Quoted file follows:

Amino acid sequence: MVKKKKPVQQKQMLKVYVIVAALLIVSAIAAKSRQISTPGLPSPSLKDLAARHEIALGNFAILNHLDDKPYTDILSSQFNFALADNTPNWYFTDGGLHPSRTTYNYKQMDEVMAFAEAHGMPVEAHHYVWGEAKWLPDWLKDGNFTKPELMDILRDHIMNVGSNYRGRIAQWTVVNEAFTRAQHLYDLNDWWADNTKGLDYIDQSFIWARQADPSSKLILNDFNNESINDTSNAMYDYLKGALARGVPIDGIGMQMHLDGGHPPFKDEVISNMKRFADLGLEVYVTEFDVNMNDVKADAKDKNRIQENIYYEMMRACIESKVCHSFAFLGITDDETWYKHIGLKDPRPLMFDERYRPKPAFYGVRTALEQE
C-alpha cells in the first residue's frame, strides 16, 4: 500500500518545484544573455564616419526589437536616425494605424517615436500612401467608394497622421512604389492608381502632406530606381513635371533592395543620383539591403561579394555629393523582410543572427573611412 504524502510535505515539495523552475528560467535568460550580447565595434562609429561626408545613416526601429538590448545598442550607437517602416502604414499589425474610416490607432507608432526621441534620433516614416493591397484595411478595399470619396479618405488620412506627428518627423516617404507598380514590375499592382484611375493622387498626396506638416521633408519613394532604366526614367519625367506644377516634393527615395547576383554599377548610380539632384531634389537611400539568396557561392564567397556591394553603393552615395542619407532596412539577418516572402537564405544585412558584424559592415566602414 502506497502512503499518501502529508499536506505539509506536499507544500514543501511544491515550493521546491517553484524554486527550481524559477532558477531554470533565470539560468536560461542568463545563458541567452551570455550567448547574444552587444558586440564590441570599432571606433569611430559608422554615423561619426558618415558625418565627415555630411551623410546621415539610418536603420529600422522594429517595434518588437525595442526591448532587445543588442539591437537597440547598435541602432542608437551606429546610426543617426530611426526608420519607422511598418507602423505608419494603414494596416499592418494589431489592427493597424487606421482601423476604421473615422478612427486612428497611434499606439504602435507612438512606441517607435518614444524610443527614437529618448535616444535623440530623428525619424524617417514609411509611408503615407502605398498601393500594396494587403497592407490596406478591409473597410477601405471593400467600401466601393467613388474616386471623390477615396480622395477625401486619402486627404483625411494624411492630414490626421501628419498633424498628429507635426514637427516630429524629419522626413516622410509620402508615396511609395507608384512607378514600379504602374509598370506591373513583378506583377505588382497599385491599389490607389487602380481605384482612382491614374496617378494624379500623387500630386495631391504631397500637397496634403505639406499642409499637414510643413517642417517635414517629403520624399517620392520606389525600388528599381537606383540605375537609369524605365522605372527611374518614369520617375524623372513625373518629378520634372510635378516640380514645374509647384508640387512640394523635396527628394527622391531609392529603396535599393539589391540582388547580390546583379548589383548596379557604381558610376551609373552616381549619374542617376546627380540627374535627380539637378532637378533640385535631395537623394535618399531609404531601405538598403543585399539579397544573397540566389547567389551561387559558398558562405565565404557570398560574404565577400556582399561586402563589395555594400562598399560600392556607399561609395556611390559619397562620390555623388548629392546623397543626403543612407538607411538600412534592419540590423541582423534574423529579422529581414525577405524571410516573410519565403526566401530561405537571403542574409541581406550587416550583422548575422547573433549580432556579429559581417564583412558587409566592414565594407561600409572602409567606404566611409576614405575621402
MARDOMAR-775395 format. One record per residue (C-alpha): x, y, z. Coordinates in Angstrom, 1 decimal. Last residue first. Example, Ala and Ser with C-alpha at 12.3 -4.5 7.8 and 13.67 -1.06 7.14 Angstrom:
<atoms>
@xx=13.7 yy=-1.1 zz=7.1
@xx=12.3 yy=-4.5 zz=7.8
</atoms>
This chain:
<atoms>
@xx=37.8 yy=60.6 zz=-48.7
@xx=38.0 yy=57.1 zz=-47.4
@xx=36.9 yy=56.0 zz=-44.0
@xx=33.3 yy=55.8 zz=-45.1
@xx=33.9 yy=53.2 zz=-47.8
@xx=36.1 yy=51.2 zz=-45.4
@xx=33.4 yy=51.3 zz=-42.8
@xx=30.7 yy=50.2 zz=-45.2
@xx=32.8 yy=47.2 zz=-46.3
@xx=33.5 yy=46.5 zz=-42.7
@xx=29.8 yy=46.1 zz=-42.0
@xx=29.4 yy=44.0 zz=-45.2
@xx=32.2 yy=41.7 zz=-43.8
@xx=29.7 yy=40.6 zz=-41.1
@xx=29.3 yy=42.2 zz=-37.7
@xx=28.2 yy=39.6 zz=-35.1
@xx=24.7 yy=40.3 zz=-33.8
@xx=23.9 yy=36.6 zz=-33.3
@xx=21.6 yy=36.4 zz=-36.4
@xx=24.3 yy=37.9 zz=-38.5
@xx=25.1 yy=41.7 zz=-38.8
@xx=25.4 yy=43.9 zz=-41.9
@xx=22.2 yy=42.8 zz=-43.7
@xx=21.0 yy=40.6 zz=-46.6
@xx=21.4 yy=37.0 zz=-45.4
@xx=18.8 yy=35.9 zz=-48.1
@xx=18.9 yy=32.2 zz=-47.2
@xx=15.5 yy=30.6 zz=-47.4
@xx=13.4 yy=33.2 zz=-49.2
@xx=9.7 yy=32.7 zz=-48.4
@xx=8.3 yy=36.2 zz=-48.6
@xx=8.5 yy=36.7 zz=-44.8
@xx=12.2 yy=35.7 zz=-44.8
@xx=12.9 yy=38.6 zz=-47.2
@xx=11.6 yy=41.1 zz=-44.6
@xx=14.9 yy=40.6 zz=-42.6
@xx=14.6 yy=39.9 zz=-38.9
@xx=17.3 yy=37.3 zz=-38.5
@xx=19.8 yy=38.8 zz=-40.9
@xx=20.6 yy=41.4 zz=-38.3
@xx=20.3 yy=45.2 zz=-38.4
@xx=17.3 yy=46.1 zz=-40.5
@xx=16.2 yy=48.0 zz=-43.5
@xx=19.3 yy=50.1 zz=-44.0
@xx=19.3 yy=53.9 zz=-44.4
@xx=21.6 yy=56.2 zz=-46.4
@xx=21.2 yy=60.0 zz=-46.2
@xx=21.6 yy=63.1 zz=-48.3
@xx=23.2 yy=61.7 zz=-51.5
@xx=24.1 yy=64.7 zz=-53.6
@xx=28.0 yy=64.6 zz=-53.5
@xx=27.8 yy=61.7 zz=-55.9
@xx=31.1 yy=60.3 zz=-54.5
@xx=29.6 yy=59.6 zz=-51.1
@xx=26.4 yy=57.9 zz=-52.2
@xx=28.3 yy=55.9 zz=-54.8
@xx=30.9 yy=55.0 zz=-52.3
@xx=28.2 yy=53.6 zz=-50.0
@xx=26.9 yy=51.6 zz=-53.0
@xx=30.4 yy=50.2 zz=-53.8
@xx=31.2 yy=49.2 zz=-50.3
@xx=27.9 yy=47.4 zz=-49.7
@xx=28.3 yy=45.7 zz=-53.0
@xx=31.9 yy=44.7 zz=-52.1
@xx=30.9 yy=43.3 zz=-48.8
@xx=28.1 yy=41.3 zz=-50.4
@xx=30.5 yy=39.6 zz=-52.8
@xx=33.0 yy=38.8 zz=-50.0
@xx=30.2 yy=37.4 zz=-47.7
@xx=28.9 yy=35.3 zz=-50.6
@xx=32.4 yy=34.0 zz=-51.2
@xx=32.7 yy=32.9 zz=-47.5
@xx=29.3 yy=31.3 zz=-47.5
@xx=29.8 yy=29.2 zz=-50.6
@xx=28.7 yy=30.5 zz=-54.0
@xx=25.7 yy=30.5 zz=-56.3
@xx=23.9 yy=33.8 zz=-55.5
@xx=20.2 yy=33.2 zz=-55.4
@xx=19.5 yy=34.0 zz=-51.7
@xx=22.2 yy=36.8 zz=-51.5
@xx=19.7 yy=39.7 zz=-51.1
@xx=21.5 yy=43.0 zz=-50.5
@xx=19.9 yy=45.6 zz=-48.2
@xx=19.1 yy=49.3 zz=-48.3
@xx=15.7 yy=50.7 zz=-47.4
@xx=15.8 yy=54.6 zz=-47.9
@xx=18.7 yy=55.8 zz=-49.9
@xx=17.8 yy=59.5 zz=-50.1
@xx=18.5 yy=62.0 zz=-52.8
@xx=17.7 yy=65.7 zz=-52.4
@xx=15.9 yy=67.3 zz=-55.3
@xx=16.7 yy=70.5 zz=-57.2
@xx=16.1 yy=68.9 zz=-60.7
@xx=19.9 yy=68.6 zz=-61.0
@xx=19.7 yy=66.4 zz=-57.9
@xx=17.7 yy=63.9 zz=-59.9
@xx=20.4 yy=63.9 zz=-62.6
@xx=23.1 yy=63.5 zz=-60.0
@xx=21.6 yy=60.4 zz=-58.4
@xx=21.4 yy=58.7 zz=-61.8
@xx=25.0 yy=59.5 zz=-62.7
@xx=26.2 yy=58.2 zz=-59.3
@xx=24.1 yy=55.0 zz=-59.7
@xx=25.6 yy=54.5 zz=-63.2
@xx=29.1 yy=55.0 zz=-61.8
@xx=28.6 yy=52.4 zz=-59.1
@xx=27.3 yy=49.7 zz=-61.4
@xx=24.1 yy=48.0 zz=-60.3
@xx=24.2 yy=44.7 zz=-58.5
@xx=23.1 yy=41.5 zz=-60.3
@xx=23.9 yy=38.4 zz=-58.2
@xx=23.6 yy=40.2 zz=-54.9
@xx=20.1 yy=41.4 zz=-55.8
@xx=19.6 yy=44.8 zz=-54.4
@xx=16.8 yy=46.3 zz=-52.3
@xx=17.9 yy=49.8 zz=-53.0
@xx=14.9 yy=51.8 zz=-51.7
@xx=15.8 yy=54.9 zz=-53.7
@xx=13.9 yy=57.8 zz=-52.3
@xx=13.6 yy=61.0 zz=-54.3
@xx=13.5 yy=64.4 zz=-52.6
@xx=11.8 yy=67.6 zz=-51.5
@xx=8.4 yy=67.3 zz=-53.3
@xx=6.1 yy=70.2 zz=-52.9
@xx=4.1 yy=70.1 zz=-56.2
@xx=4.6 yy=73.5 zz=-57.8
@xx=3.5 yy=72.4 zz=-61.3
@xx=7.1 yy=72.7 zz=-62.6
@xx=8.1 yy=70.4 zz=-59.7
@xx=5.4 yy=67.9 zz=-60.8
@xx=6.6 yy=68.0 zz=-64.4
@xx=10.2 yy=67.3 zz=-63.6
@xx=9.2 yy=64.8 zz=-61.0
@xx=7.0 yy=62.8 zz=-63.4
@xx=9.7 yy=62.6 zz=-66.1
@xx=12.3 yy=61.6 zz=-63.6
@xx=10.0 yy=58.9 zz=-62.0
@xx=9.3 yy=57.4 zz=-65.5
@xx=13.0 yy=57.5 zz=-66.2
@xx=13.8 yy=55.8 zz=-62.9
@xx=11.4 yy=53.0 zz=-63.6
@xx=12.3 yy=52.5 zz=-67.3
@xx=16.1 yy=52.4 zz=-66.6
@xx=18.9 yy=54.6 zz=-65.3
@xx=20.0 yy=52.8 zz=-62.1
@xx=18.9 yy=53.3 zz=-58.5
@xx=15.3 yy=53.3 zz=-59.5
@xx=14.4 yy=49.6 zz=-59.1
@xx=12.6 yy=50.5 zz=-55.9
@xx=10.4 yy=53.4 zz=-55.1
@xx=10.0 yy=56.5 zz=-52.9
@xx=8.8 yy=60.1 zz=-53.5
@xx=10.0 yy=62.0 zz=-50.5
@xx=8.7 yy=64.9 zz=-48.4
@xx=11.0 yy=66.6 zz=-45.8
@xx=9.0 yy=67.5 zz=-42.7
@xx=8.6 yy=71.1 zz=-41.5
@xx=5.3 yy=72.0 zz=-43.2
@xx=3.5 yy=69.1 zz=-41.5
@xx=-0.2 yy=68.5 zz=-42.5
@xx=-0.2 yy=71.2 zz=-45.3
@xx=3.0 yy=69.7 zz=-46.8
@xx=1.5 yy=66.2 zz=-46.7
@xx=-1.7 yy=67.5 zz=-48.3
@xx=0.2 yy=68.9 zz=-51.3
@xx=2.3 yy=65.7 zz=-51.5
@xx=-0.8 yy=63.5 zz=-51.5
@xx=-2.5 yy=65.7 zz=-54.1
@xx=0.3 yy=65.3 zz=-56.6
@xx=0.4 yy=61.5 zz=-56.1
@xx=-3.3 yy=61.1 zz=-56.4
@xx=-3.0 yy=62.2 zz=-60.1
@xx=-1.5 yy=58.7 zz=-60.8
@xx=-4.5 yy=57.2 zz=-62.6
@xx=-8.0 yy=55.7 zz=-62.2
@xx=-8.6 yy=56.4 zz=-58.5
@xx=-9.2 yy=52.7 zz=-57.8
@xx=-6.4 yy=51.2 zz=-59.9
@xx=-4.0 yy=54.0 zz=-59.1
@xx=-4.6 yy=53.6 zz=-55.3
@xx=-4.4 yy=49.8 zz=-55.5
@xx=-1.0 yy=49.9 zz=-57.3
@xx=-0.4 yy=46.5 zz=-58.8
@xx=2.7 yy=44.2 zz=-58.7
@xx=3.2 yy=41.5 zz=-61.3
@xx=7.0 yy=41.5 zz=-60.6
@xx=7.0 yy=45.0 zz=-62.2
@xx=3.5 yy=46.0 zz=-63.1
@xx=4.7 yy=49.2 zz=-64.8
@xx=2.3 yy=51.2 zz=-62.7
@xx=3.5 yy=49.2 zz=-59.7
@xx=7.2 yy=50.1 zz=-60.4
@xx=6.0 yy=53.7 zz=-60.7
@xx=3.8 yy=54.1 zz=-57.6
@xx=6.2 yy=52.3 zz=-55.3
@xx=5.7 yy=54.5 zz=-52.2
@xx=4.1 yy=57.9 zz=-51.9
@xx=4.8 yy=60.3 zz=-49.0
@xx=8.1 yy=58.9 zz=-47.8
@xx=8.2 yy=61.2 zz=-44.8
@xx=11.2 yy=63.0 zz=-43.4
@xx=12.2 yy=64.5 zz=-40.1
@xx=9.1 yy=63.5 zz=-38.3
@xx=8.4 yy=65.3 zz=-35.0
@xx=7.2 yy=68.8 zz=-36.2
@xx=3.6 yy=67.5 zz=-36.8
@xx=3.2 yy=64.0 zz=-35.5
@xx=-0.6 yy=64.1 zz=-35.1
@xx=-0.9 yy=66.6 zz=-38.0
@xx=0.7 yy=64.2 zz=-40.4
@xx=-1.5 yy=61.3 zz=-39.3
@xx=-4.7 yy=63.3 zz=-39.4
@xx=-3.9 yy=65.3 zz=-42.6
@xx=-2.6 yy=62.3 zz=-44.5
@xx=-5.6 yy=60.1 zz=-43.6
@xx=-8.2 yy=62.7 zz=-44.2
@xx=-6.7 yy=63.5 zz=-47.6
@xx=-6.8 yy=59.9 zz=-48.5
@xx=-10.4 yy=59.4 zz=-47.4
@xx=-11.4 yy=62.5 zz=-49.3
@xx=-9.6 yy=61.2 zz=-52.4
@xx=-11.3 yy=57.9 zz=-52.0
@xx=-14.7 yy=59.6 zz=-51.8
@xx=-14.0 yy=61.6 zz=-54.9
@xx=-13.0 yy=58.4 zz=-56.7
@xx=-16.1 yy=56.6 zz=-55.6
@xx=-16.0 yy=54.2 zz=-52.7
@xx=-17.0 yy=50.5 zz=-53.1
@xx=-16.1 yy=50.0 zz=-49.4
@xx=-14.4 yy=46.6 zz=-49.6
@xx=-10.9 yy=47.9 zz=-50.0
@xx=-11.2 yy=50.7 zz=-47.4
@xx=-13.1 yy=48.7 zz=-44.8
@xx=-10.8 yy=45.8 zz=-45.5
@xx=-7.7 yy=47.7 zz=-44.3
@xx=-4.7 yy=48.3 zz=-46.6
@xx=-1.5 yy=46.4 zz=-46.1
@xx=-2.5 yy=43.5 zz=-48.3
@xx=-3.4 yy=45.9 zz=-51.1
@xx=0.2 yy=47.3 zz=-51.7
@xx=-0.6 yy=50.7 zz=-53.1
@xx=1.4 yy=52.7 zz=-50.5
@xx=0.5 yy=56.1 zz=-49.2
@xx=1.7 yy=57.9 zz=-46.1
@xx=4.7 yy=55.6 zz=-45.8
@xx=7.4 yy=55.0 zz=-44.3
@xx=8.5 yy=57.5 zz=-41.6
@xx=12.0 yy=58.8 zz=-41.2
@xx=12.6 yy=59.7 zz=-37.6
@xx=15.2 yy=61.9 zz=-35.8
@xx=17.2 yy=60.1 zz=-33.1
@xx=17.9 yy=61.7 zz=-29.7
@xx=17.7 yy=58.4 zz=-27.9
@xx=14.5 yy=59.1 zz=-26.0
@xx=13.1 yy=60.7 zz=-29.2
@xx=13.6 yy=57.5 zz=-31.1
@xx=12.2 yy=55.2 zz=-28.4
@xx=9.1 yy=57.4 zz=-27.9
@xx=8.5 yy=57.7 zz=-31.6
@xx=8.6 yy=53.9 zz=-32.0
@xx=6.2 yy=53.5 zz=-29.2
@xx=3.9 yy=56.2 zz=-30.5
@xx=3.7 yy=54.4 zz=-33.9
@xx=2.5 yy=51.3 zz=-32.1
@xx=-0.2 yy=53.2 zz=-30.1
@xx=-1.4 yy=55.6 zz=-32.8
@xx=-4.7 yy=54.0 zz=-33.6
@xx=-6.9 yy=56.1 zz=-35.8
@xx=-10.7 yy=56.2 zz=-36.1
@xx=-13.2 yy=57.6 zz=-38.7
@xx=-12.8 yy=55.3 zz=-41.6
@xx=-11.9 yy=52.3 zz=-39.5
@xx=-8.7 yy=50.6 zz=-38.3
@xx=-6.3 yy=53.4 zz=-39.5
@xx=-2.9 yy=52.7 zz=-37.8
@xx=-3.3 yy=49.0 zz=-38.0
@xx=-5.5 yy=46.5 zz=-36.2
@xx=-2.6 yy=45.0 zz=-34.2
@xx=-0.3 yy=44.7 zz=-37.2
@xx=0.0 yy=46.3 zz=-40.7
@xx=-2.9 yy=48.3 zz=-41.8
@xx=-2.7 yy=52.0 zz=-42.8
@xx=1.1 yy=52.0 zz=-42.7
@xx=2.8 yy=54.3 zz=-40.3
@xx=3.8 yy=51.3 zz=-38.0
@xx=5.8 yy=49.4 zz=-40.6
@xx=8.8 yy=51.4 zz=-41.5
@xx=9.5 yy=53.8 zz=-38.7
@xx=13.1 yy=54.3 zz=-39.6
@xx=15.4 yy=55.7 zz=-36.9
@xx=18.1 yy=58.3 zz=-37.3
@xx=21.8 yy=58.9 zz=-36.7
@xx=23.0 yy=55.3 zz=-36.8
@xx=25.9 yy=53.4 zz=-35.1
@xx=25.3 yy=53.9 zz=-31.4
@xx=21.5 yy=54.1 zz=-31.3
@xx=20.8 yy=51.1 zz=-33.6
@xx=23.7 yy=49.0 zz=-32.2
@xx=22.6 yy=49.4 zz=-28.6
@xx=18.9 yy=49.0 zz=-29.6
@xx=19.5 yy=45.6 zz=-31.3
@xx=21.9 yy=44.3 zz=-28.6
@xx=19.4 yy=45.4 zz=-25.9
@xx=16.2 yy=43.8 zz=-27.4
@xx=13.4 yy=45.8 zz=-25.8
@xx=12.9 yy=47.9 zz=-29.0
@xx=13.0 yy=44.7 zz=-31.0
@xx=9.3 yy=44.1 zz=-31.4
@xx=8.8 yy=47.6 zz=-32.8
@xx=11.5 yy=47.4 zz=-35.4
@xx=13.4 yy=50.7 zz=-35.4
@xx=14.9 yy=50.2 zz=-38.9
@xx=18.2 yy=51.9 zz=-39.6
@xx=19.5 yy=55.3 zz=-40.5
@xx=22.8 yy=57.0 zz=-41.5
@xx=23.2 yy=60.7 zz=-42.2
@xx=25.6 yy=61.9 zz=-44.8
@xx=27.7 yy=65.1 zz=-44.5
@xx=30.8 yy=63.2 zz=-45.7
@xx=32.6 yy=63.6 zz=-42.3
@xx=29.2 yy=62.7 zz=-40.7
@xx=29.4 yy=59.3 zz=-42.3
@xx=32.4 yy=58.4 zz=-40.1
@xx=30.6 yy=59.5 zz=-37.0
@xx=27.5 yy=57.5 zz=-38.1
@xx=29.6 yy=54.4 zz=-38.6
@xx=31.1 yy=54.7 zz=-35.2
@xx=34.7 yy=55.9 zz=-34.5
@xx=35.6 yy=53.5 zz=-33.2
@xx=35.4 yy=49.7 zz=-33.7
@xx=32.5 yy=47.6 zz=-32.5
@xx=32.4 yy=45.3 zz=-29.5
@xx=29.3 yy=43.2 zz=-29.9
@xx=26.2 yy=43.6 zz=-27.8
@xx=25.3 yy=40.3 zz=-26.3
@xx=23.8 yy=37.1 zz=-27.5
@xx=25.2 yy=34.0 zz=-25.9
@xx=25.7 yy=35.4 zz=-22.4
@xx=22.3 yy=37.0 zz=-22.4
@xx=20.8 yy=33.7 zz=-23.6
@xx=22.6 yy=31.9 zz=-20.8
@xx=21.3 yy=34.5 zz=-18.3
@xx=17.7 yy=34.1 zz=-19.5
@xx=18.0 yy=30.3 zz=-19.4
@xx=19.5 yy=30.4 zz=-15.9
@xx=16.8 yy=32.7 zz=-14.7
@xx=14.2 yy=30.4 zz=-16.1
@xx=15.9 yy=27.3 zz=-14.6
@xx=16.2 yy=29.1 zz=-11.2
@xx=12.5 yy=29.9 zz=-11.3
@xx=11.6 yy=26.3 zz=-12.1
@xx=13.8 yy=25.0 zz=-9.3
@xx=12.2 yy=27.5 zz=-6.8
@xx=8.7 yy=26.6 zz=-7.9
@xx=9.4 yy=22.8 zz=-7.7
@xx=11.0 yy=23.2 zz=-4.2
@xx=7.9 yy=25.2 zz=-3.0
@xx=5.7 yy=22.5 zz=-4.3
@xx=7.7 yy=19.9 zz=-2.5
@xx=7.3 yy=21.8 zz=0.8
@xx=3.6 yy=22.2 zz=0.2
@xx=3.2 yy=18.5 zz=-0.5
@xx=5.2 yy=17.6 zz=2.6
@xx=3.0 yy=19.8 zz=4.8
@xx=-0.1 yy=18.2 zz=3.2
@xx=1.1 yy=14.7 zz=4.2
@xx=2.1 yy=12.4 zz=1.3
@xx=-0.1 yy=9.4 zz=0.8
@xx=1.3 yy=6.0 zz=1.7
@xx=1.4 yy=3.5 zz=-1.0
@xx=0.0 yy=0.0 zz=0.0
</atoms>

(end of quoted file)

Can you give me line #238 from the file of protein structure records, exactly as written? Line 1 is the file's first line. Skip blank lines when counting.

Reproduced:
@xx=-16.1 yy=50.0 zz=-49.4